The interior of your ductwork and air-conditioning equipment provides an ideal environment for mold growth—especially in the air conditioners inside drain pan where it is dark, damp, and filled with nutrients. The result can be like blowing air over a swamp or through a sewer and then into your home, vehicle, and workplace.

According to the World Health Organization (WHO), 60% of Indoor Air Quality (IAQ) problems and allergies may be mold-related. Some IAQ diagnosticians and practitioners today say the figure may be as high as 80%. The increased usage of air-conditioning systems almost directly parallels the increase of allergies and IAQ problems.

As mold and bacteria grow on coils and in drain pans, they are disseminated through the ducts to occupied spaces. Some mold products (toxins) produce serious and sometimes life-threatening reactions, including allergy, asthma, hypersensitivity, pneumonitis, and in some extreme cases, even bleeding lung disease.

Additionally, mold creates a troublesome maintenance problem. Its activity results in dirty coils, a loss of airflow, loss of heat exchange efficiency, dirty and sometimes plugged drain pans, and excessive energy use.

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Using UVC Technology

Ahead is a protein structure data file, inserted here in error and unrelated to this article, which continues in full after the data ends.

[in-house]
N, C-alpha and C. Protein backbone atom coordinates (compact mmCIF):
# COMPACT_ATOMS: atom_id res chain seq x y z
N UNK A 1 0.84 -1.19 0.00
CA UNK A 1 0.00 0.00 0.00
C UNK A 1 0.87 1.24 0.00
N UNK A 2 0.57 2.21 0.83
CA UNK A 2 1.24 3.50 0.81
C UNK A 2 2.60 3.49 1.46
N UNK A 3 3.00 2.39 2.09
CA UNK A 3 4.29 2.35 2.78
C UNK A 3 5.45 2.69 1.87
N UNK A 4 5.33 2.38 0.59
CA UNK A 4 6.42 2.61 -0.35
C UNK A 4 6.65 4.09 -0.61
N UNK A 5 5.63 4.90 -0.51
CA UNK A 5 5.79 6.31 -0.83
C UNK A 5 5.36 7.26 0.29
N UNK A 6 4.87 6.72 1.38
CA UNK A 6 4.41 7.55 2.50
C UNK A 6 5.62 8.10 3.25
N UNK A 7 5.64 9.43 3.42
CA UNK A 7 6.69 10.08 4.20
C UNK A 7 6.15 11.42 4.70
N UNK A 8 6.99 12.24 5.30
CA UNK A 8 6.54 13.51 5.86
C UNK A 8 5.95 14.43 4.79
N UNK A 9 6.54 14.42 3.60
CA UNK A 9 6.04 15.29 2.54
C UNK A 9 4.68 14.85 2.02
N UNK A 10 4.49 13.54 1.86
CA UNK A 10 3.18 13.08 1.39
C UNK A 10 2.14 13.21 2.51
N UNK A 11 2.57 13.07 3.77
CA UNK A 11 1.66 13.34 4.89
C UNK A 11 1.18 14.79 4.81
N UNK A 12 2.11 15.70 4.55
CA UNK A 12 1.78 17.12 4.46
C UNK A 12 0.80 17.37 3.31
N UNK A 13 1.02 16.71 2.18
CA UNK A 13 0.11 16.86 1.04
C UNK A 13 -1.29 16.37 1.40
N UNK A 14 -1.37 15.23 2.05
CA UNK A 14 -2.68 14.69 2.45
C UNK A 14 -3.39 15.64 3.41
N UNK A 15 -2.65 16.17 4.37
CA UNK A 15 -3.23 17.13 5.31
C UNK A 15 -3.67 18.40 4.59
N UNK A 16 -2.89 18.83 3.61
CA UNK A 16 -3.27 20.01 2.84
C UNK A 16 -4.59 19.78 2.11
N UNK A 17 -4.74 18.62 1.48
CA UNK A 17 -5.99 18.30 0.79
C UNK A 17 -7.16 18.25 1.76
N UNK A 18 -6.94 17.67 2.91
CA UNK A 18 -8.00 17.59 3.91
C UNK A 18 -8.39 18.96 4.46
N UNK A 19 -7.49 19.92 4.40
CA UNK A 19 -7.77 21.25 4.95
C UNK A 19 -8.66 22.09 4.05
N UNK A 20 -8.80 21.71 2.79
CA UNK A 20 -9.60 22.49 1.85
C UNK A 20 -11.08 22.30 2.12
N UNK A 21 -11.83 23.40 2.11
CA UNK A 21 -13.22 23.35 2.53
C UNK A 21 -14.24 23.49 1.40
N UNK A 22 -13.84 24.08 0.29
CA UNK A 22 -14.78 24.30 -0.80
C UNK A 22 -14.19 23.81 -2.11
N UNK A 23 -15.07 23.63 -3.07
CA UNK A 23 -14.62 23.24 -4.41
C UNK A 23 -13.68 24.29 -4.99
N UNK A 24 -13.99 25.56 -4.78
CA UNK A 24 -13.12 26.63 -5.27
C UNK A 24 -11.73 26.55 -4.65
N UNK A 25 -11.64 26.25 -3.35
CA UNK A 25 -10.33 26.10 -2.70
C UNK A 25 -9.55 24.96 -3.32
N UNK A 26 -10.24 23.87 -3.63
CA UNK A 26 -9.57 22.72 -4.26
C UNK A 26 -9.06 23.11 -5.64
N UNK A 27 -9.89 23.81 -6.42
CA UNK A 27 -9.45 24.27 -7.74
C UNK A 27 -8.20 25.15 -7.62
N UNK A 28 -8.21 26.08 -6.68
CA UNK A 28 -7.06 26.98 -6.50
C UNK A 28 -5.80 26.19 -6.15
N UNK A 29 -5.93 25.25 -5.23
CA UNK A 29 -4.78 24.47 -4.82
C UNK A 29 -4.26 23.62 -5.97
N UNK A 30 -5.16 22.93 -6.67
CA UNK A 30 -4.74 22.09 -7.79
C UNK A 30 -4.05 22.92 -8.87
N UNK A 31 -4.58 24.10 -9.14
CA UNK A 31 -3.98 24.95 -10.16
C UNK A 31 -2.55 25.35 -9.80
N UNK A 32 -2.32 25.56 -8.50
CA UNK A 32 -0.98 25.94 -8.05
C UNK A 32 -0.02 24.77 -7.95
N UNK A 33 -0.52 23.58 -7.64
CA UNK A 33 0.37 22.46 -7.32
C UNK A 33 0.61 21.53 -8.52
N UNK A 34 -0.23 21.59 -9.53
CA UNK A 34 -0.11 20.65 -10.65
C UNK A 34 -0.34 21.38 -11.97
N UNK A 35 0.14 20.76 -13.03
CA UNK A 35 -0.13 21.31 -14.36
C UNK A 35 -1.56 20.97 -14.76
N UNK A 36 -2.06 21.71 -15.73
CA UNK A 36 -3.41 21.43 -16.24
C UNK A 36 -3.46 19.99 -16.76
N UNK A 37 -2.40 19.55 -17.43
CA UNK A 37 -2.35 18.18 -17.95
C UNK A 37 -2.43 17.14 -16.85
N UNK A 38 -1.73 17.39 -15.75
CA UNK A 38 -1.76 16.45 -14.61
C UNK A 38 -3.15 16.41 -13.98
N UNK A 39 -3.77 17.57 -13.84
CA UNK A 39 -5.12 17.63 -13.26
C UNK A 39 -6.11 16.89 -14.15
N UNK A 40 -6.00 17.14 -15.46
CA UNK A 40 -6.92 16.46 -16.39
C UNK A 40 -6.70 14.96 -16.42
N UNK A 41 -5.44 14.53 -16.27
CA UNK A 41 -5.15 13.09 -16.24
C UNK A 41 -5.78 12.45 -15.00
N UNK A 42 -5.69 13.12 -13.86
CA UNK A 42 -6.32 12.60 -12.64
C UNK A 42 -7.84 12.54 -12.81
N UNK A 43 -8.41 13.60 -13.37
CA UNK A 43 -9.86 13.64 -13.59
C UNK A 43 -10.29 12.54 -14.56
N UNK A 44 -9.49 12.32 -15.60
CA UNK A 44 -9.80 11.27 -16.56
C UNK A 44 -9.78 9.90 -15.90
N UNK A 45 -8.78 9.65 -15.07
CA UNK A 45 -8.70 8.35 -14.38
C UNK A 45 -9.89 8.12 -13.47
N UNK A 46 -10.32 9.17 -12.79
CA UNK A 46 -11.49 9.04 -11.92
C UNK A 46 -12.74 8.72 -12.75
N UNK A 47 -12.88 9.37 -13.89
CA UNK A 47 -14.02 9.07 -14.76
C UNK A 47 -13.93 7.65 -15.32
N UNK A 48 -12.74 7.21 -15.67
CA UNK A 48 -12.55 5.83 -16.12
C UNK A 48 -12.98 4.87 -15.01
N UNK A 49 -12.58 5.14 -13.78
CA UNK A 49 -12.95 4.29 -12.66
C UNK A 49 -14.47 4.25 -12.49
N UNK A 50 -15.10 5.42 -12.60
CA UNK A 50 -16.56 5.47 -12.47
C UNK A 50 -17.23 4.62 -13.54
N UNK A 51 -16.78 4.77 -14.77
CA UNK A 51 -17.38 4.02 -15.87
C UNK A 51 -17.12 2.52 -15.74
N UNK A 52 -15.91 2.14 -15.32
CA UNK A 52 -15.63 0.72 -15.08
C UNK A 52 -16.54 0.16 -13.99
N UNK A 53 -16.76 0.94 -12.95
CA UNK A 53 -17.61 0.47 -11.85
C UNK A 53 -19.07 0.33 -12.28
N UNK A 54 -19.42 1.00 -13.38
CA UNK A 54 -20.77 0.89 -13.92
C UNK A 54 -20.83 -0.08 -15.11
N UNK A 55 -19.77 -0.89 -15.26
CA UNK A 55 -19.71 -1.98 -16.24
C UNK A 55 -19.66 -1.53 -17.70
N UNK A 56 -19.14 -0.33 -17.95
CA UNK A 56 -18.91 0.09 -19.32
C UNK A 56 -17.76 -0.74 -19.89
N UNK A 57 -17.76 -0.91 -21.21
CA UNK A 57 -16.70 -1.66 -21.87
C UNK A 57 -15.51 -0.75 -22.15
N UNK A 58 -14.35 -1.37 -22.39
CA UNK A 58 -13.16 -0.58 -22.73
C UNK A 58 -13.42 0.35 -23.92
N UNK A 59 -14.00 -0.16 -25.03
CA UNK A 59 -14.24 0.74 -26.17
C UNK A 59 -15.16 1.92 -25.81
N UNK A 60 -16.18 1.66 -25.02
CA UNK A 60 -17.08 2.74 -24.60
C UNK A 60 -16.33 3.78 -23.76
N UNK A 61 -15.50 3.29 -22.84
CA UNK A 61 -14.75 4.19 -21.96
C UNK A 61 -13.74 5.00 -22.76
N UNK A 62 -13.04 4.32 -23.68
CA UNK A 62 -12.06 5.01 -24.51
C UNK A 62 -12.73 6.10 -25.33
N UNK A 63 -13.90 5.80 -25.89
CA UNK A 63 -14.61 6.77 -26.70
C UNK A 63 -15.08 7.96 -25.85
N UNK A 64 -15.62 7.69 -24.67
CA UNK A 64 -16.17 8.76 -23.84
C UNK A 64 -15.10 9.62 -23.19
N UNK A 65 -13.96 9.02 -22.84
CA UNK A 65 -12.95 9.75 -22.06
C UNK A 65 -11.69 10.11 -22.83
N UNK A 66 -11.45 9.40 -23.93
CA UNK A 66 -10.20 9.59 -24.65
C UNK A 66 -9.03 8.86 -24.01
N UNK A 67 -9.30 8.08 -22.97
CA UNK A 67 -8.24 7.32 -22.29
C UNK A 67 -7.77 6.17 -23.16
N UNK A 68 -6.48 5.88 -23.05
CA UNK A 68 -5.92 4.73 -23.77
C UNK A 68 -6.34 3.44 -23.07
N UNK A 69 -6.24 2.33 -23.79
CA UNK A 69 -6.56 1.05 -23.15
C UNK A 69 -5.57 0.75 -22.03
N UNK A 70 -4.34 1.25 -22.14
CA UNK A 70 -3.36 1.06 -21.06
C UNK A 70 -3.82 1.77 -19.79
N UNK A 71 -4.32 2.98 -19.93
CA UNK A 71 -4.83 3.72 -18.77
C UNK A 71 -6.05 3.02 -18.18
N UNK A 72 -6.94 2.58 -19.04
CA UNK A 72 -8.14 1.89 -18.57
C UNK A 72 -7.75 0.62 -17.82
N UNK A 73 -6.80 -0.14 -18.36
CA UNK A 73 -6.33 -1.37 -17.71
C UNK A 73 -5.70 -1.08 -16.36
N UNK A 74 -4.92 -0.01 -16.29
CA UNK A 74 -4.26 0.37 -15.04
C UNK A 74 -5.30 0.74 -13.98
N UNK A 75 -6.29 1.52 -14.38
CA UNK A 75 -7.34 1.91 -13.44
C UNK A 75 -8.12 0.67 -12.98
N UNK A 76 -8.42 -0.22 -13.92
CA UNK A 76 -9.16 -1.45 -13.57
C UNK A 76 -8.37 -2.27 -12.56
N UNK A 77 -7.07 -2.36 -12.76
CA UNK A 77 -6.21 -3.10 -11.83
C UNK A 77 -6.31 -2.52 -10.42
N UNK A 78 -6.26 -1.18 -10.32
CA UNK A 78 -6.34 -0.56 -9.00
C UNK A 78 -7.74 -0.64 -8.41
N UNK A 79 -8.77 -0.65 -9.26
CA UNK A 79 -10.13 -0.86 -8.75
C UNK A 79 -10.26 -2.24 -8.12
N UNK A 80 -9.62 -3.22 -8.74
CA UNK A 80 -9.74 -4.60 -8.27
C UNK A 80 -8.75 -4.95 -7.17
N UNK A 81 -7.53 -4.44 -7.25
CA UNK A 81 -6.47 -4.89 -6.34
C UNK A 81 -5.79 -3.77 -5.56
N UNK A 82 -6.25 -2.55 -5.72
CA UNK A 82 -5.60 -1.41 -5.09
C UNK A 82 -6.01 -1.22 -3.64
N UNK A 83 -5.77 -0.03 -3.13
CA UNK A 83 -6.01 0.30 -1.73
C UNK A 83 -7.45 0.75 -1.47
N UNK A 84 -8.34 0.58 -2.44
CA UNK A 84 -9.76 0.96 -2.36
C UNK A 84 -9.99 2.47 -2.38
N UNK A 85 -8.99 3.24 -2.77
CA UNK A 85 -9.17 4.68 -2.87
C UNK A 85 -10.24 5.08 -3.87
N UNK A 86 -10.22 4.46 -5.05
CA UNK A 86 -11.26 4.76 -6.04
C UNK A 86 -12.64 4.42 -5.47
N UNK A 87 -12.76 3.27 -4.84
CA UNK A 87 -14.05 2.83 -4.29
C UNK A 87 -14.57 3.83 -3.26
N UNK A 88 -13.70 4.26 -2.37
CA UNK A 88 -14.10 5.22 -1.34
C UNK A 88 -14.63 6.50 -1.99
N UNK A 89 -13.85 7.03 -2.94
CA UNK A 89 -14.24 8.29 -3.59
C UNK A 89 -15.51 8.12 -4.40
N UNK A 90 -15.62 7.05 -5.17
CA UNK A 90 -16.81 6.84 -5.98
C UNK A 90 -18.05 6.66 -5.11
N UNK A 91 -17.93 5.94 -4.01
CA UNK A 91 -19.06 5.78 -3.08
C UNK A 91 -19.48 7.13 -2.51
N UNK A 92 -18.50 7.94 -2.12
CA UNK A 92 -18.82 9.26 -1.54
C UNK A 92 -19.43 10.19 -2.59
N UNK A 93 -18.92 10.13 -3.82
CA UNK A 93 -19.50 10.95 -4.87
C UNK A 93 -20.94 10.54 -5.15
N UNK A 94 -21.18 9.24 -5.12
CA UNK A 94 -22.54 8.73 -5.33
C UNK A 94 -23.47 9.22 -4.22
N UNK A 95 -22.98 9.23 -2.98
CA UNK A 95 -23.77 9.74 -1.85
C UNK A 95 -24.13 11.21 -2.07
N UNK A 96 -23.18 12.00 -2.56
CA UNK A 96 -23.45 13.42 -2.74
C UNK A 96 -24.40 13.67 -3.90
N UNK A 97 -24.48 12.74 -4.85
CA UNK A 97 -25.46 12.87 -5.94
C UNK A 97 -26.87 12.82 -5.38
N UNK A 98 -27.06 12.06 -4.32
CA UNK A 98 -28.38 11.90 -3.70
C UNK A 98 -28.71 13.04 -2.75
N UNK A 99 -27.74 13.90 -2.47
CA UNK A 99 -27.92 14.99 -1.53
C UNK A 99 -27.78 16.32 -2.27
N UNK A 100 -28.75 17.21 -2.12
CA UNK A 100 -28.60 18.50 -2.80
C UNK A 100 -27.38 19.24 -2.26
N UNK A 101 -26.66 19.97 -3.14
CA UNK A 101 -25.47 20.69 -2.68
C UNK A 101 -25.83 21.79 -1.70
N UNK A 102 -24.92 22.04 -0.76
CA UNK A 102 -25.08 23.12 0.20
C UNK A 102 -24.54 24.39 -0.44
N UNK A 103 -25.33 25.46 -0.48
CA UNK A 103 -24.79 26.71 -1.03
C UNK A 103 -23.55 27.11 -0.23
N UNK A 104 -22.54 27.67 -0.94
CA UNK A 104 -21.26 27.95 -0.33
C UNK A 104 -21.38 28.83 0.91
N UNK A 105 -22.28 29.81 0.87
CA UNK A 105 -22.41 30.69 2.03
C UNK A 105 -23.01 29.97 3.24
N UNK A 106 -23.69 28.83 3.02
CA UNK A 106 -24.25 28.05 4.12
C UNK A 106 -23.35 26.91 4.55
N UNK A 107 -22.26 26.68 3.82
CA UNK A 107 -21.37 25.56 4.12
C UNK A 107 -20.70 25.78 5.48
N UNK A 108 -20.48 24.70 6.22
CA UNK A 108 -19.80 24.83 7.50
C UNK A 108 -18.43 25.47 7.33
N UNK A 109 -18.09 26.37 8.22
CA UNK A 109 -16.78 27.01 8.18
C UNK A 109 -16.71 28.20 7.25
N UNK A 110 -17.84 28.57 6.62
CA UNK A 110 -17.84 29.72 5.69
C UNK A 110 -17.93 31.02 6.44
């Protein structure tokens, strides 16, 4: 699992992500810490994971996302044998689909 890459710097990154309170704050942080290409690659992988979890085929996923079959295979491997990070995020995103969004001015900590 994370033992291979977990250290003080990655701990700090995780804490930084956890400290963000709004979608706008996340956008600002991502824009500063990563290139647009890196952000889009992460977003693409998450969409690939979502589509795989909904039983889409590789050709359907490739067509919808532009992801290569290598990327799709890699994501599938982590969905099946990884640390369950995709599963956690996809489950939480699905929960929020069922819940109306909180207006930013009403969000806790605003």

Air Jeff's Heating and Air Conditioning LLC has found that the most successful way to handle system mold is through Ultraviolet (U.V.) germicidal lights.

Ultraviolet light has been used to kill microorganisms in hospitals, barber shops, laboratories, pharmaceutical plants, and at the nation's Center for Disease Control. Residential ultraviolet units have been independently tested and proved to be effective in the constantly moving air environments of heating and cooling systems, killing mold and bacteria quickly and effectively. The UVC energy attacks the organism's DNA and either destroys it immediately or prevents it from reproducing.

For most people, the original motivation for installing the lights is to abate IAQ complaints and/or allergies. However, they are also pleased to learn that many hidden odors are also eliminated with U.V. technology.

High-Efficiency Filters

For your family’s health

Most heating and cooling systems still use a basic air filter. These filters were originally designed to protect the equipment and not the people served by the equipment. The average air filter is only capable of removing 3–5% of the particles that pass through it. Today, however, there are several types of permanent air filters available in various efficiencies that can help you filter the air in your home. If you suffer from allergies, asthma, hay fever, or other breathing difficulties, there is an air filter that can help you. We can even provide you with the same type of air filter used in hospital operating rooms.

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Carbon Monoxide Detector

An important line of defense for the ones you love

Not too long ago, carbon monoxide detectors were only for people who had sophisticated alarm systems in their homes. Today, almost every family is aware of the dangers of carbon monoxide poisoning and has at least one CO detector in their home. The smartest families have CO detectors installed on every level of their home, including one next to their heating equipment. This is the safest way to protect your family from deadly carbon monoxide poisoning.